That seat is the 600hL’s raison d’être. It is also so mind-blowingly insane, I have decided it will hence forth be known as the “Lexus throne”. The 600hL’s throne contorts in 10 ways via controls in the substantial center console and boasts manual butterfly headrests. If that isn’t enough it will also vibrate and massage your royal personage while you put your feet up on the power ottoman. The massaging function isn’t like the systems employed by the German competition in the front seat. Those systems use a series of air bladders that inflate/deflate in a pattern to initiate a massage. The result feels more like a rodent trapped between the foam and the upholstery. The Lexus system uses a system more similar to the pneumatic rollers you find in airport “massage station chairs.” Only classier. And without the stench of the peasantry.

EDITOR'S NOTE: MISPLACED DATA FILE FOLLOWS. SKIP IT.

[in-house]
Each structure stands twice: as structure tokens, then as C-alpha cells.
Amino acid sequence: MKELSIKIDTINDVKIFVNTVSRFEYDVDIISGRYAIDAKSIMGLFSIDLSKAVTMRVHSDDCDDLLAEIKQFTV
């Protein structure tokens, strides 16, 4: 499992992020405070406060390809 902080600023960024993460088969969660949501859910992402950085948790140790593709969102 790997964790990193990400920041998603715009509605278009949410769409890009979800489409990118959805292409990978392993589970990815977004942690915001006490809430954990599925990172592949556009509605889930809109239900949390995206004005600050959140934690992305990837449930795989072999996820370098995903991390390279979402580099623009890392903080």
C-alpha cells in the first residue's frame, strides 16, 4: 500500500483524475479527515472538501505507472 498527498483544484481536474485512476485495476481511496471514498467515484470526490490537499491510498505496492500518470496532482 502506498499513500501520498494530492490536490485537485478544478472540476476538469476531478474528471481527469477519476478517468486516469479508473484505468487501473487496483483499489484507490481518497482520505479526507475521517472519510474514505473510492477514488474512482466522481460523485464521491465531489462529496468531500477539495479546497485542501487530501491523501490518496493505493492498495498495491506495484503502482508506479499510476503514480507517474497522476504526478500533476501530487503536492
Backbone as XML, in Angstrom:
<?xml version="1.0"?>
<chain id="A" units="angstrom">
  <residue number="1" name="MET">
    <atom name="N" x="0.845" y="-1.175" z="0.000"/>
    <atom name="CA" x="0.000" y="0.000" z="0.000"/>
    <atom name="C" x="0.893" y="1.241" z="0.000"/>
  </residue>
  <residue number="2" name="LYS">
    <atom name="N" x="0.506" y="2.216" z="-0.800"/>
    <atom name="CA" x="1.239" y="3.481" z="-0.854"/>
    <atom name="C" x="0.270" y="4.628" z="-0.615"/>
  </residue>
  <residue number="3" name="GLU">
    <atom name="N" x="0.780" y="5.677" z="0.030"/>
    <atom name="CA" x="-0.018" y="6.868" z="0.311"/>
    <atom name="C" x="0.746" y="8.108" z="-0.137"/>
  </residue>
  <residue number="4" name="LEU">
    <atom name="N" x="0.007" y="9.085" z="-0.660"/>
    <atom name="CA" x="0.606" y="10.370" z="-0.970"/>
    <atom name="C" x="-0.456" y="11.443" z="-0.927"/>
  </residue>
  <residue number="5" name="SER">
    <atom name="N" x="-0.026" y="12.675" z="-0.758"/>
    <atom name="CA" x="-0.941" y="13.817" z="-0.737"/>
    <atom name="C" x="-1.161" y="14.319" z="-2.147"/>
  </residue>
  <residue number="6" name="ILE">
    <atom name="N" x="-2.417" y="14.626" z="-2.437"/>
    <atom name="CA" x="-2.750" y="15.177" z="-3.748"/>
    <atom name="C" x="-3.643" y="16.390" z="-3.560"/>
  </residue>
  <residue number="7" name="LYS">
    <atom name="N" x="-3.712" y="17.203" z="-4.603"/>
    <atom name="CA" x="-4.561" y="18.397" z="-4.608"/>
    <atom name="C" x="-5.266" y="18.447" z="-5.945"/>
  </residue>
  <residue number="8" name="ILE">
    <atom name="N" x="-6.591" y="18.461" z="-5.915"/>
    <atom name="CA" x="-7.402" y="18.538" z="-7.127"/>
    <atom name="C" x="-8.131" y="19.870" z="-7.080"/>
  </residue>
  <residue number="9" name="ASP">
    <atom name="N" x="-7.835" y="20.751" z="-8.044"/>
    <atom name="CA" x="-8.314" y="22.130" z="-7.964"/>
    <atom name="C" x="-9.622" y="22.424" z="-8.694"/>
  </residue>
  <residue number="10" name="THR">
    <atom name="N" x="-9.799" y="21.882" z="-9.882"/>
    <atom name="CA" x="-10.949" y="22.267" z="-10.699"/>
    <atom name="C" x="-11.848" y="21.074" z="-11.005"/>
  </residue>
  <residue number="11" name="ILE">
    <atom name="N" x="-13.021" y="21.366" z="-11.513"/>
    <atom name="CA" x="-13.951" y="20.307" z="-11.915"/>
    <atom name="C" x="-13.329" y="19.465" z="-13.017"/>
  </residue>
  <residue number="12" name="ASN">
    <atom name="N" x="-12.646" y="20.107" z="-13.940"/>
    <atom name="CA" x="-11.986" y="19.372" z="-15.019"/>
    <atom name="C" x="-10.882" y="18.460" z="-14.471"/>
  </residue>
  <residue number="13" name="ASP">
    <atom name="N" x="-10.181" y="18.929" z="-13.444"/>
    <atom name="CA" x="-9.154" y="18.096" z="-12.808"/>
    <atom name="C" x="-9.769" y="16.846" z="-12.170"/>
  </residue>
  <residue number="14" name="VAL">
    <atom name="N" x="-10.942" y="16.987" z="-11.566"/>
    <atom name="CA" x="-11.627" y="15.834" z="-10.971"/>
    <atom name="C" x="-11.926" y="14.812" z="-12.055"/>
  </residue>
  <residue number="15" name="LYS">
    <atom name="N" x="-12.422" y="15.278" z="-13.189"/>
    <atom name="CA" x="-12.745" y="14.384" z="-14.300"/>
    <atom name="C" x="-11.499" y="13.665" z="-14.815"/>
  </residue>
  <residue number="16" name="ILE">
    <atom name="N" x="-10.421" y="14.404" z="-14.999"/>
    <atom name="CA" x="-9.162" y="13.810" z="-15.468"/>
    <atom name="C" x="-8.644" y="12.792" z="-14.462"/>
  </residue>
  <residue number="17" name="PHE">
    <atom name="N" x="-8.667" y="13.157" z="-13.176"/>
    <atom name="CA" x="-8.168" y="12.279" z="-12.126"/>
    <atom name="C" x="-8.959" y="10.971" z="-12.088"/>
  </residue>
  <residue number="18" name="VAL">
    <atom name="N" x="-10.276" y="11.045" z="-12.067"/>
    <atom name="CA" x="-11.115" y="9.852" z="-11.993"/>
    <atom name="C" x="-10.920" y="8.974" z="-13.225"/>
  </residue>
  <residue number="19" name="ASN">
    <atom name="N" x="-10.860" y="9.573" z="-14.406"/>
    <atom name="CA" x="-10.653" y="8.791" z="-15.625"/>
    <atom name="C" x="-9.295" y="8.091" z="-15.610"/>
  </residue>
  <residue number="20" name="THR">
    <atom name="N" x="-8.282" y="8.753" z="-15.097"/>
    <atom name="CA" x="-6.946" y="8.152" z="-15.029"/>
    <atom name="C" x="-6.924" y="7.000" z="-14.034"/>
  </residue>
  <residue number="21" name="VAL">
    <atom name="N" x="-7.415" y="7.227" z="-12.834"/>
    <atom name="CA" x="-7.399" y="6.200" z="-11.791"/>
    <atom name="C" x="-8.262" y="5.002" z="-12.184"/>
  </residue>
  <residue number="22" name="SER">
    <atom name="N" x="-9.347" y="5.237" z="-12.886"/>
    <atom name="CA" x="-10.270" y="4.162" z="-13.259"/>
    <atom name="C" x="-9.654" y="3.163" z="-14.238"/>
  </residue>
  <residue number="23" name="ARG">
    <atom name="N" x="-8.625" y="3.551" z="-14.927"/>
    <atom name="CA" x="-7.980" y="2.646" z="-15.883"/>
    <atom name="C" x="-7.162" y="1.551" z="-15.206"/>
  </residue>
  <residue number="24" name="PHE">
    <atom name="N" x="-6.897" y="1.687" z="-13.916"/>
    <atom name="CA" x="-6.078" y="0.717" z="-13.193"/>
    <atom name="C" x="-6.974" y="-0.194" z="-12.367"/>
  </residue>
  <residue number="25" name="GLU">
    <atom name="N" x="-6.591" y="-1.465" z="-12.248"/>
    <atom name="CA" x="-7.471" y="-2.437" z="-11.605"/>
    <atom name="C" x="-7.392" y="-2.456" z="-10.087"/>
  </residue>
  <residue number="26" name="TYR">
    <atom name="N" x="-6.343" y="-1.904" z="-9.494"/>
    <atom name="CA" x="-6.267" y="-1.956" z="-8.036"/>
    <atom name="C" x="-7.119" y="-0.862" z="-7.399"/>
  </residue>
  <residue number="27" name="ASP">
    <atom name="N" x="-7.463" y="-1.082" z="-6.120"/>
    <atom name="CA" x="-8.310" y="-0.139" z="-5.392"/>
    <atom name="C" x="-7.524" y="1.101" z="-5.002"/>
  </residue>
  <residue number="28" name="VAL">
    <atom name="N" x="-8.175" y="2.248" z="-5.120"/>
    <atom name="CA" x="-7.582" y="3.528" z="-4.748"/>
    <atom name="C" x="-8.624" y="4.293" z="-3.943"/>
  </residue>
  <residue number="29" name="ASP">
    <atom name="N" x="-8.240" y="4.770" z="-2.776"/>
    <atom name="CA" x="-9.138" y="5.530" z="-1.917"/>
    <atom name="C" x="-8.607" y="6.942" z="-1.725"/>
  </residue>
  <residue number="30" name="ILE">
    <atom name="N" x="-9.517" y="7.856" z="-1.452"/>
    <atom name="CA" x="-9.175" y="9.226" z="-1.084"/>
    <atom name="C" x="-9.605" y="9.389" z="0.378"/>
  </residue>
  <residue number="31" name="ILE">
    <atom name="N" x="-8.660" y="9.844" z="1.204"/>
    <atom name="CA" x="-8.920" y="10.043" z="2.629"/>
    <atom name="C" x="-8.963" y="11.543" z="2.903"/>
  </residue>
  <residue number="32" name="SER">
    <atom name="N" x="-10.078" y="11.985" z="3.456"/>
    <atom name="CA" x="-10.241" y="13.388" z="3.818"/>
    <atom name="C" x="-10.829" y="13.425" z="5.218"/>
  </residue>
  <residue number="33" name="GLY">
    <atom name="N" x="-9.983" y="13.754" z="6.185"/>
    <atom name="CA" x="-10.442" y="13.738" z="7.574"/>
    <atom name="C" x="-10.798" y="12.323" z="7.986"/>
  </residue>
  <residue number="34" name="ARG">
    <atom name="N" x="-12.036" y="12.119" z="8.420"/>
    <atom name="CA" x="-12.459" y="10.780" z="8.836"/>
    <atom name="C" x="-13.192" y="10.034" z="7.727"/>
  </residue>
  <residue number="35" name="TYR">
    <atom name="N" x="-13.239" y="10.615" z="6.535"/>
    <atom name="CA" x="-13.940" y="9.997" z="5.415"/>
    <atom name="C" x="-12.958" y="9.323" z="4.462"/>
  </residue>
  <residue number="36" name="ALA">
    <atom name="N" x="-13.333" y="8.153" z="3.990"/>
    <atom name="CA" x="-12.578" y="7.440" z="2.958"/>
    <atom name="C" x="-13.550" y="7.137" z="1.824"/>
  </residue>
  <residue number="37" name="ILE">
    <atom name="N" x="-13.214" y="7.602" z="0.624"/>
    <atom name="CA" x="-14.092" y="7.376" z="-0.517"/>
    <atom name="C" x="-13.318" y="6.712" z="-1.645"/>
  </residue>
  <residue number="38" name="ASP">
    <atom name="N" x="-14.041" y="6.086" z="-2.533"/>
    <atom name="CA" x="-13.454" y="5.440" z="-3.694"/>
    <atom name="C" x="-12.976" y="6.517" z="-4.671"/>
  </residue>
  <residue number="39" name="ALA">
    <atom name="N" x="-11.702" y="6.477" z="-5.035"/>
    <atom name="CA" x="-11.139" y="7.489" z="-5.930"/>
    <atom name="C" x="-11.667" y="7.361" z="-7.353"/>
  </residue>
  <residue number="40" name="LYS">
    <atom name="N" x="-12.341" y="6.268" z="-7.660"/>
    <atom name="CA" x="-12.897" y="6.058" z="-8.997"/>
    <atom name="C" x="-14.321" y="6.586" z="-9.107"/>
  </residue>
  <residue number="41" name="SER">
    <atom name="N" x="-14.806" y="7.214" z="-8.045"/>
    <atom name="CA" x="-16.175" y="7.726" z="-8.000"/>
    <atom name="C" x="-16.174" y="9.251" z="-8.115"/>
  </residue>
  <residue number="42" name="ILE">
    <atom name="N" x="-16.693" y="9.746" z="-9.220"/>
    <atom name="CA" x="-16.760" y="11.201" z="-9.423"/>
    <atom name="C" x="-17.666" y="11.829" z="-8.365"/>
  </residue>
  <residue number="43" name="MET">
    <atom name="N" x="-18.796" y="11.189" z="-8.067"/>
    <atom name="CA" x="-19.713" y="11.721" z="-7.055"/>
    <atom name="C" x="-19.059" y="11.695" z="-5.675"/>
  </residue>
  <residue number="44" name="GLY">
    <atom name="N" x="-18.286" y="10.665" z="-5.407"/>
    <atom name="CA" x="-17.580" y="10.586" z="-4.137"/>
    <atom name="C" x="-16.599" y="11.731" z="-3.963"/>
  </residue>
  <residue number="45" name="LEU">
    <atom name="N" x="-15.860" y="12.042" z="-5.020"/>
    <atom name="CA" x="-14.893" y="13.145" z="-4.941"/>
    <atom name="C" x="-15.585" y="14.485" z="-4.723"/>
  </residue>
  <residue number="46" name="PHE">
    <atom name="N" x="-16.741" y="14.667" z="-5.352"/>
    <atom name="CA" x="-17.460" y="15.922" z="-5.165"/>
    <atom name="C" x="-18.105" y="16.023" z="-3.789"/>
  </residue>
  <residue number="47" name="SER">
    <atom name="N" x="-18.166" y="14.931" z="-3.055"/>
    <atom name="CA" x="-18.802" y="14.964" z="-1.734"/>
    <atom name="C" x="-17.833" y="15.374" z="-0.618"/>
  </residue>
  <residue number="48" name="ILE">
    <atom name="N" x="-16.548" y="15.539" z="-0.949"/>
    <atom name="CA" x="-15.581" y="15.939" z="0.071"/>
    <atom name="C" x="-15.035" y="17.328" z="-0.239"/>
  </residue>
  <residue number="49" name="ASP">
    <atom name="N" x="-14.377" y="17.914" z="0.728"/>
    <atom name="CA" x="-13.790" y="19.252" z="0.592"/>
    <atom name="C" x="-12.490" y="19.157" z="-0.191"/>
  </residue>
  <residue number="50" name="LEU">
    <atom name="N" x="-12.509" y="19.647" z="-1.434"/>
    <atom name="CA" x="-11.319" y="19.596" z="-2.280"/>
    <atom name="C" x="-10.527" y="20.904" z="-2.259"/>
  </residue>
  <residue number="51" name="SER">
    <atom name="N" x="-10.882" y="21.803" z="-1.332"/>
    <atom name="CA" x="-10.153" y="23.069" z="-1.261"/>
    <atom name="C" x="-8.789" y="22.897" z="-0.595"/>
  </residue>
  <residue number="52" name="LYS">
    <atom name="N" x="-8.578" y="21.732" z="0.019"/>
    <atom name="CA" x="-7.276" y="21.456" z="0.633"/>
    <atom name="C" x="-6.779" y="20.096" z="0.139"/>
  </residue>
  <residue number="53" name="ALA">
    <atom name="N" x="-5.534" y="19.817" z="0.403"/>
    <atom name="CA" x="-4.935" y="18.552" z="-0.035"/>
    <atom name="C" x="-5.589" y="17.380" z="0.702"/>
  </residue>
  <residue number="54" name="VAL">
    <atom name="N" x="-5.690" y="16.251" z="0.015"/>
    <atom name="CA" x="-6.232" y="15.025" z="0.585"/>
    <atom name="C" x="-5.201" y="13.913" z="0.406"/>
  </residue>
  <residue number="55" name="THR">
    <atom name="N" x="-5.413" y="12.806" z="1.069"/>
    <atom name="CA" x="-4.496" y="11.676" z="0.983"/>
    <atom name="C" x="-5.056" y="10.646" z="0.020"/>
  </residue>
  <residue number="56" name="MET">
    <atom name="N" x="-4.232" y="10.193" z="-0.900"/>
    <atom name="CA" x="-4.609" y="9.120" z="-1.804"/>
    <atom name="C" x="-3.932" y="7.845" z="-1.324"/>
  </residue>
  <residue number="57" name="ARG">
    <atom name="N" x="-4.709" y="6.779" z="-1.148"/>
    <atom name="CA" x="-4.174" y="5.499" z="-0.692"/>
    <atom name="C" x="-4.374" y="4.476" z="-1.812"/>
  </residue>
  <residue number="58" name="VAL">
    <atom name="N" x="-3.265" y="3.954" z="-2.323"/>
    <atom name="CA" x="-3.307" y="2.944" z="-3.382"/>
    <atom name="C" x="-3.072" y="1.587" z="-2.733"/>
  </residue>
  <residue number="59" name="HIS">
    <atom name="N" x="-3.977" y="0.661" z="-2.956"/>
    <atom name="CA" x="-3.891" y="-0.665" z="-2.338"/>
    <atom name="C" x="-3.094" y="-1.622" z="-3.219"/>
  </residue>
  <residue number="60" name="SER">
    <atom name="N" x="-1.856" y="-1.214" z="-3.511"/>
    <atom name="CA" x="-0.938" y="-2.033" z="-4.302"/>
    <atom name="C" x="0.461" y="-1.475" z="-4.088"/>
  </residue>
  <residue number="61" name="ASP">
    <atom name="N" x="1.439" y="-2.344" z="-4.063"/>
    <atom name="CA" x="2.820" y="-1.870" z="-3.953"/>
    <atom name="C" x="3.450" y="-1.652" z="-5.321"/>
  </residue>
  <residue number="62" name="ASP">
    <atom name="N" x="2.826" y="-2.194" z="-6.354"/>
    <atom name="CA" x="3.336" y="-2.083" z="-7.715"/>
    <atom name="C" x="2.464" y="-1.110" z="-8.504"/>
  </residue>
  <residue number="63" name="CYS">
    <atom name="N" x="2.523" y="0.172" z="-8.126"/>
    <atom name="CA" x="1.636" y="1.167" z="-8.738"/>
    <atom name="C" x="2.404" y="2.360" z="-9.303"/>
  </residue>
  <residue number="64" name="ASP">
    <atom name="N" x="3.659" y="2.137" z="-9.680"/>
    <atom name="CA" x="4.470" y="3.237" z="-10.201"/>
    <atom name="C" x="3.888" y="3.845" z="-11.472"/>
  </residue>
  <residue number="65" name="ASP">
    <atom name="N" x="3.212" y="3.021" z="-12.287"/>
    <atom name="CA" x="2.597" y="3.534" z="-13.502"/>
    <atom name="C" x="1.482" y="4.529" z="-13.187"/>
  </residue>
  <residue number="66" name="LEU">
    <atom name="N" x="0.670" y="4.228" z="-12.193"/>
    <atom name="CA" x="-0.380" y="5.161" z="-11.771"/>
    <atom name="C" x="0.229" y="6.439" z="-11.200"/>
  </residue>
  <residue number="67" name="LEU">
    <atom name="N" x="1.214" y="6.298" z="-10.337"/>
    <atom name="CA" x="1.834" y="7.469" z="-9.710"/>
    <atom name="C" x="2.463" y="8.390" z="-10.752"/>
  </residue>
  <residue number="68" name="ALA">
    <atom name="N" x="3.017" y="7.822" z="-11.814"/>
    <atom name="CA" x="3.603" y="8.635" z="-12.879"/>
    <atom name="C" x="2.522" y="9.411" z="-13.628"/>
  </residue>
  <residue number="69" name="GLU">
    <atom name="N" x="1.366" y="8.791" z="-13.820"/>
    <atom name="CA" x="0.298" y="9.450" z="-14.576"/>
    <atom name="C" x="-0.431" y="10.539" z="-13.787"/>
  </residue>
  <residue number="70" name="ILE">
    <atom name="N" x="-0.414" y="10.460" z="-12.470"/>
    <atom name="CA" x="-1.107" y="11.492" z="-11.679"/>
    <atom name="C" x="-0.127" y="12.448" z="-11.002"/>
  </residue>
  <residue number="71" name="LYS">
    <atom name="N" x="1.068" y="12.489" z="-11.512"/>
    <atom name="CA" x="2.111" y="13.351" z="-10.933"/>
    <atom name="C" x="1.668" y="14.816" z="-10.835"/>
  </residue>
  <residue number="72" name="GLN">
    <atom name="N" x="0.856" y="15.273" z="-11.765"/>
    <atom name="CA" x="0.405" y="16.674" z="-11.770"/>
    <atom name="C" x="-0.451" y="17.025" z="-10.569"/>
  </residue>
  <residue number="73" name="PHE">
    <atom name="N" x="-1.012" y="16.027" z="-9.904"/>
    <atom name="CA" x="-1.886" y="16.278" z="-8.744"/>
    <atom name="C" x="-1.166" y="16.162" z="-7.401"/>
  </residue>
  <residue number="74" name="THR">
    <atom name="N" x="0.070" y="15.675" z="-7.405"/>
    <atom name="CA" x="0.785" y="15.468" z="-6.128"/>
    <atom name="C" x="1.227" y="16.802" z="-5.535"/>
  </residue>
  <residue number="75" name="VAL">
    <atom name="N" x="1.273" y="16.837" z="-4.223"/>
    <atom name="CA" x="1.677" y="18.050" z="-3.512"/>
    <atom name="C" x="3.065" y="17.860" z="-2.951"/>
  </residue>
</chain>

Activating the massage is easy once you get the hang of the 17-button remote control nestled next to the 26-button infotainment remote inside the 45-button console. If you rank your rides by button count, we have a winner. Lexus tosses in a blue-ray DVD player, wireless headphones and a single LCD that drops down from the ceiling. Although the Lexus Remote Touch joystick lives on up front, those being coddled in the rear can forget about the clunky controller and can control many of the car’s functions via the button bank. On the one hand this is less integrated than BMW’s iDrive for rear passengers that allow them top play with the nav system, but it does shield the owner of the LS 600hL from dealing with the evil that is Remote Touch.

2014 Lexus LS 600hL Engine, Picture Courtesy of Alex L. Dykes